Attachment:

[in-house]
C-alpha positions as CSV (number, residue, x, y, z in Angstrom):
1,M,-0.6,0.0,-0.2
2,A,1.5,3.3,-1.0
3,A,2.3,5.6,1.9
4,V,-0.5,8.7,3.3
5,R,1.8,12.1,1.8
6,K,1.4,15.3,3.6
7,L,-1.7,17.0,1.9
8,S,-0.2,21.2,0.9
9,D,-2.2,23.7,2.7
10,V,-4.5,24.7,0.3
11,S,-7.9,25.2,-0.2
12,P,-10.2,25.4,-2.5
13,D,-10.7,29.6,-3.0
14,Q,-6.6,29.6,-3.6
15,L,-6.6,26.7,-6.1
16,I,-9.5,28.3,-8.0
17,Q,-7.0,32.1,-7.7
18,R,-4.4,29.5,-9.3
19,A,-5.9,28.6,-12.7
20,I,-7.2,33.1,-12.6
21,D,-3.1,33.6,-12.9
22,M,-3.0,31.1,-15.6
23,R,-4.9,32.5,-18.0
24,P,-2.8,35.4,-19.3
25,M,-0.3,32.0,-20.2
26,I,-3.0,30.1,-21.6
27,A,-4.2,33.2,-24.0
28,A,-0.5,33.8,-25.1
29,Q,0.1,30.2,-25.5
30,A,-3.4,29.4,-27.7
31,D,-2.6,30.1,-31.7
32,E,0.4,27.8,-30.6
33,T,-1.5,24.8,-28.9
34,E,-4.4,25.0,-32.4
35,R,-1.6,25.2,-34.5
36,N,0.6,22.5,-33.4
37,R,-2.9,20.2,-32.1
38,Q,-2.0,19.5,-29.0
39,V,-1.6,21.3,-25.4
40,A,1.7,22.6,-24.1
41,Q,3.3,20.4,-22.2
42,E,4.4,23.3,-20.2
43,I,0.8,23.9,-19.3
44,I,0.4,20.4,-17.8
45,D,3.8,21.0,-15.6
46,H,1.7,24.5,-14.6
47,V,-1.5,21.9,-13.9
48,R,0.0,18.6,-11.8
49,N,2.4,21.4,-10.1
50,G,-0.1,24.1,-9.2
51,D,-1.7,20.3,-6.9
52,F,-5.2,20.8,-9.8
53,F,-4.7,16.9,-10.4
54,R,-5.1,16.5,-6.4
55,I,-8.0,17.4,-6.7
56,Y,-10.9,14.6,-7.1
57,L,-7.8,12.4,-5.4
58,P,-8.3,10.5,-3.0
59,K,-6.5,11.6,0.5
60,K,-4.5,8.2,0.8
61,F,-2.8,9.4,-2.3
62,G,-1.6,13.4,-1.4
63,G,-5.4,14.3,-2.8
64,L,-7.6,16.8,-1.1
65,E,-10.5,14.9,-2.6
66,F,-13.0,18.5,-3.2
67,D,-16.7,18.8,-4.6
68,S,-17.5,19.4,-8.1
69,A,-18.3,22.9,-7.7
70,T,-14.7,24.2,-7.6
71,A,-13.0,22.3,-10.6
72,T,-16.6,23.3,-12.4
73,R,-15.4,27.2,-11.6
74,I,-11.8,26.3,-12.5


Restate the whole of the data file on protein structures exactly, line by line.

[in-house]
C-alpha positions as CSV (number, residue, x, y, z in Angstrom):
1,M,-0.6,0.0,-0.2
2,A,1.5,3.3,-1.0
3,A,2.3,5.6,1.9
4,V,-0.5,8.7,3.3
5,R,1.8,12.1,1.8
6,K,1.4,15.3,3.6
7,L,-1.7,17.0,1.9
8,S,-0.2,21.2,0.9
9,D,-2.2,23.7,2.7
10,V,-4.5,24.7,0.3
11,S,-7.9,25.2,-0.2
12,P,-10.2,25.4,-2.5
13,D,-10.7,29.6,-3.0
14,Q,-6.6,29.6,-3.6
15,L,-6.6,26.7,-6.1
16,I,-9.5,28.3,-8.0
17,Q,-7.0,32.1,-7.7
18,R,-4.4,29.5,-9.3
19,A,-5.9,28.6,-12.7
20,I,-7.2,33.1,-12.6
21,D,-3.1,33.6,-12.9
22,M,-3.0,31.1,-15.6
23,R,-4.9,32.5,-18.0
24,P,-2.8,35.4,-19.3
25,M,-0.3,32.0,-20.2
26,I,-3.0,30.1,-21.6
27,A,-4.2,33.2,-24.0
28,A,-0.5,33.8,-25.1
29,Q,0.1,30.2,-25.5
30,A,-3.4,29.4,-27.7
31,D,-2.6,30.1,-31.7
32,E,0.4,27.8,-30.6
33,T,-1.5,24.8,-28.9
34,E,-4.4,25.0,-32.4
35,R,-1.6,25.2,-34.5
36,N,0.6,22.5,-33.4
37,R,-2.9,20.2,-32.1
38,Q,-2.0,19.5,-29.0
39,V,-1.6,21.3,-25.4
40,A,1.7,22.6,-24.1
41,Q,3.3,20.4,-22.2
42,E,4.4,23.3,-20.2
43,I,0.8,23.9,-19.3
44,I,0.4,20.4,-17.8
45,D,3.8,21.0,-15.6
46,H,1.7,24.5,-14.6
47,V,-1.5,21.9,-13.9
48,R,0.0,18.6,-11.8
49,N,2.4,21.4,-10.1
50,G,-0.1,24.1,-9.2
51,D,-1.7,20.3,-6.9
52,F,-5.2,20.8,-9.8
53,F,-4.7,16.9,-10.4
54,R,-5.1,16.5,-6.4
55,I,-8.0,17.4,-6.7
56,Y,-10.9,14.6,-7.1
57,L,-7.8,12.4,-5.4
58,P,-8.3,10.5,-3.0
59,K,-6.5,11.6,0.5
60,K,-4.5,8.2,0.8
61,F,-2.8,9.4,-2.3
62,G,-1.6,13.4,-1.4
63,G,-5.4,14.3,-2.8
64,L,-7.6,16.8,-1.1
65,E,-10.5,14.9,-2.6
66,F,-13.0,18.5,-3.2
67,D,-16.7,18.8,-4.6
68,S,-17.5,19.4,-8.1
69,A,-18.3,22.9,-7.7
70,T,-14.7,24.2,-7.6
71,A,-13.0,22.3,-10.6
72,T,-16.6,23.3,-12.4
73,R,-15.4,27.2,-11.6
74,I,-11.8,26.3,-12.5